Could We Split That?
When you eat out, share an entree with a dining partner. Researchers at South Carolina’s Clemson University questioned 300 chefs about how much food they dished up. Three out of four chefs thought they served regular portions, but the amount of steak and pasta they heaped on plates was two to four times more than the recommended serving sizes. The chefs based their decisions on how the food looked on the plate and what the customers expected. But if you ask the waiter to split the entree onto two plates, you may not even notice you’ve got less than that giant portion—especially if you order a hot soup first. Studies have shown people eat less when they eat soup before a meal.
Add some zing to your food with hot peppers. Capsaicin, the natural substance that gives a spicy kick to hot peppers, revs up metabolism and helps the body burn calories. In one laboratory study, researchers found capsaicin actually prevents fat cells from developing.
Drink your water iced. “Your body has to spend energy to warm the water,” notes physicist Rebecca Thompson-Flagg of the American Physical Society, “so you’ll burn some extra calories.” How many? About 8 calories for an 8-ounce glass of water. Not all that many, but still . . .
It takes about 20 minutes for your brain to get the message that you’ve had enough to eat. If you race through your meal, you’ll chow down extra calories while your body is figuring out whether it’s still hungry.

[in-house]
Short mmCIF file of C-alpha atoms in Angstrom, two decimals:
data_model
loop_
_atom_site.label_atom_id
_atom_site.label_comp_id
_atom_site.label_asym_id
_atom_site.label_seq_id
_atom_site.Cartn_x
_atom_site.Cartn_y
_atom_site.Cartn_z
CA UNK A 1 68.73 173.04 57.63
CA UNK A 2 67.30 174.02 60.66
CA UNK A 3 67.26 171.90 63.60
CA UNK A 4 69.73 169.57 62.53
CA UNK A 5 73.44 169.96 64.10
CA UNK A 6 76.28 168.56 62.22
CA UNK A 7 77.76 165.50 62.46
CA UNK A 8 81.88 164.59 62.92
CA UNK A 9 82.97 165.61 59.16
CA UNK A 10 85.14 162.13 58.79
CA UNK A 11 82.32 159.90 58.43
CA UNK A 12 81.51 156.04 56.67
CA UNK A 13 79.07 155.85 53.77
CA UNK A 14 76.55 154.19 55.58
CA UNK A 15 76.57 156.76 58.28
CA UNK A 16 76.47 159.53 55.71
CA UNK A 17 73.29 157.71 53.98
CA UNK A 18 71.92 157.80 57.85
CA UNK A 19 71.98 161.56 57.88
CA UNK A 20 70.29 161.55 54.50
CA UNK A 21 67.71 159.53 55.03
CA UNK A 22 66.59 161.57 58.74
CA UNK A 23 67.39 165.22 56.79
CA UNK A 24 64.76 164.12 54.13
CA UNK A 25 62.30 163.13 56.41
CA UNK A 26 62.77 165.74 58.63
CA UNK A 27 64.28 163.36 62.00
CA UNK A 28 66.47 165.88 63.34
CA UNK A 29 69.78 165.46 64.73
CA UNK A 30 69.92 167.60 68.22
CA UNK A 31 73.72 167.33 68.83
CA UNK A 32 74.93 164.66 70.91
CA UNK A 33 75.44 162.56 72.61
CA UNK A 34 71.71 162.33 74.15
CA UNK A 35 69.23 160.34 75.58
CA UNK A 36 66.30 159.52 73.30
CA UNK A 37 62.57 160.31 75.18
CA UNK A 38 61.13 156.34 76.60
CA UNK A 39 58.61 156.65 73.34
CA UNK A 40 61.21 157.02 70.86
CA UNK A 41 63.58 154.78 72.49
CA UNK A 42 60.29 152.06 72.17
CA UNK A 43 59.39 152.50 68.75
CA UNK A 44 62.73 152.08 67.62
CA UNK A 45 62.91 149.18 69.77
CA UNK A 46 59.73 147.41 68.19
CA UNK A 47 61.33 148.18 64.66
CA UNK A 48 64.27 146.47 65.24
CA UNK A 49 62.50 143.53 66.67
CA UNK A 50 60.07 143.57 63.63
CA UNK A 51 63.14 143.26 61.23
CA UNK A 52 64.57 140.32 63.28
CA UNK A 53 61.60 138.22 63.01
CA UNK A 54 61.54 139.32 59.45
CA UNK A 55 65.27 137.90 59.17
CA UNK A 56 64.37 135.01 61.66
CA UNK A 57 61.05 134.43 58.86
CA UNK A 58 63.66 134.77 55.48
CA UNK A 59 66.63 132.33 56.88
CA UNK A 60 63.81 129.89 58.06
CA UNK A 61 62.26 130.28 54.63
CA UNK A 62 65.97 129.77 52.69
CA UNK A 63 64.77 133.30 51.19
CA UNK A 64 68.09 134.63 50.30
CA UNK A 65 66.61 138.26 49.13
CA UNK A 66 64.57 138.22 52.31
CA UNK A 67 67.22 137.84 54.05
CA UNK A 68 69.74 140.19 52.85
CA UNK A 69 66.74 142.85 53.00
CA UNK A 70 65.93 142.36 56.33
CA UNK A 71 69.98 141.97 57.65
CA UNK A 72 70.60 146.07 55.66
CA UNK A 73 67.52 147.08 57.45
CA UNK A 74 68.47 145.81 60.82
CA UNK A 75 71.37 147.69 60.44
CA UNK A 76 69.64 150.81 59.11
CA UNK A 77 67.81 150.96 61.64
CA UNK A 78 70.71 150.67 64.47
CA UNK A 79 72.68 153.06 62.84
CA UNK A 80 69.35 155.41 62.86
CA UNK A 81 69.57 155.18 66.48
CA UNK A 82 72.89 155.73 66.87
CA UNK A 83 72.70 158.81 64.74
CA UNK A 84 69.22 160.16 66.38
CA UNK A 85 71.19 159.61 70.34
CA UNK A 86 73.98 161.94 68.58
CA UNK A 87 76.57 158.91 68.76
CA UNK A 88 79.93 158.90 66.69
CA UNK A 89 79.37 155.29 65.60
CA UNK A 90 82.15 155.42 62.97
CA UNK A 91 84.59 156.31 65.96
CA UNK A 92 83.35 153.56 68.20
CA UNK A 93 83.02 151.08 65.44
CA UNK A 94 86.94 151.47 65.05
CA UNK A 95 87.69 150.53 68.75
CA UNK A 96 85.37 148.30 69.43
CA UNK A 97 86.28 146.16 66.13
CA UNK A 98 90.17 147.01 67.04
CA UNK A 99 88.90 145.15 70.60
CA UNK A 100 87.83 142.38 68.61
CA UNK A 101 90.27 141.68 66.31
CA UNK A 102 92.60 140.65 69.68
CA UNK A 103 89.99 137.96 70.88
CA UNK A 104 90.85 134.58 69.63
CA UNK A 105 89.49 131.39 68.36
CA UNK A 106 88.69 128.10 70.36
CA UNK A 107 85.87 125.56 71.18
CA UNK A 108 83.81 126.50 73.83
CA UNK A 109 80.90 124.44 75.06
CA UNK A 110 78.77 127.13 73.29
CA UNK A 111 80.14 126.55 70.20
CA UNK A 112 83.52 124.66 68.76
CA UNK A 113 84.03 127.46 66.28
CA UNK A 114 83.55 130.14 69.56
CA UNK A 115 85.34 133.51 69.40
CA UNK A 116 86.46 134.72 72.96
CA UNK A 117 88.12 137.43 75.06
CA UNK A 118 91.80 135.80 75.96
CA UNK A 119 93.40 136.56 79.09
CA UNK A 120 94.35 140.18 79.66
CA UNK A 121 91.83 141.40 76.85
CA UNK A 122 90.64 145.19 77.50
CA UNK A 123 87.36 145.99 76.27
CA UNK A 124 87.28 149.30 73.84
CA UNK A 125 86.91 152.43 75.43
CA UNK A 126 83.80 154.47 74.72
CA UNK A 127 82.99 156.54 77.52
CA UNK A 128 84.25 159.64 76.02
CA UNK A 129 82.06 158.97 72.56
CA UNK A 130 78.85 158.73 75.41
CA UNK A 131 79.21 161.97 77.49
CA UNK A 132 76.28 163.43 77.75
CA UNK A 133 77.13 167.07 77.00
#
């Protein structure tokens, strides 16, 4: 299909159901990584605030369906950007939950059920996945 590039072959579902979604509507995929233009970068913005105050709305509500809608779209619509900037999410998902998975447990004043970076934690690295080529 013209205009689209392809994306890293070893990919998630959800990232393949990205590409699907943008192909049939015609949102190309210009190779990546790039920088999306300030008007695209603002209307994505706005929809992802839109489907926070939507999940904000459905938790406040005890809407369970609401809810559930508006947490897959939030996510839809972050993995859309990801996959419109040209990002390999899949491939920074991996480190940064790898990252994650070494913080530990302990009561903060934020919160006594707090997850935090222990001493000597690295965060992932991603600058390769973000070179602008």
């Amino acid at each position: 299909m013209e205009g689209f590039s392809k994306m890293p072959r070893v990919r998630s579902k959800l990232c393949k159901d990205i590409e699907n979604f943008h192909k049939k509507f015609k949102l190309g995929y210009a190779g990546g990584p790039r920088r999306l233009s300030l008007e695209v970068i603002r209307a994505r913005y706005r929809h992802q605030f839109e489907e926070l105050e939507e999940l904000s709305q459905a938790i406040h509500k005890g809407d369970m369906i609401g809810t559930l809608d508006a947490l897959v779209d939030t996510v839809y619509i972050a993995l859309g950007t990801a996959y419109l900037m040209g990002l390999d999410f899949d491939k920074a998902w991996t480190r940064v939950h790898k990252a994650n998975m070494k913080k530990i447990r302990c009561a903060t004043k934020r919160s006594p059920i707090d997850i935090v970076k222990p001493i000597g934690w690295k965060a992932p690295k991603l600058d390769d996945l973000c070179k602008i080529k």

To slow down your eating pace, William Sears, M.D., author of Prime-Time Health, suggests using chopsticks instead of a fork. Not only will you most likely eat more slowly, you’ll also take smaller bites.
Chew on This
You’ll probably snack less if you chew gum more. When a group of men and women were offered lunch on two different days and later allowed as much snack food as they wanted, they shaved 40 calories from their afternoon treat on the day they chewed sugarless gum in the three hours between lunch and snack.
How Sweet It Isn’t
To save the calories packed in a can of sugar-sweetened soda, people often switch to diet soft drinks. But those drinks may be playing a trick on you: Some research suggests that quaffing diet drinks is linked with putting on weight. David Ludwig, M.D., of Harvard University recommends using diet drinks as a short-term transition from highly sugared beverages to minimally sweetened ones, such as a cup of coffee or tea with a teaspoon or two of sugar.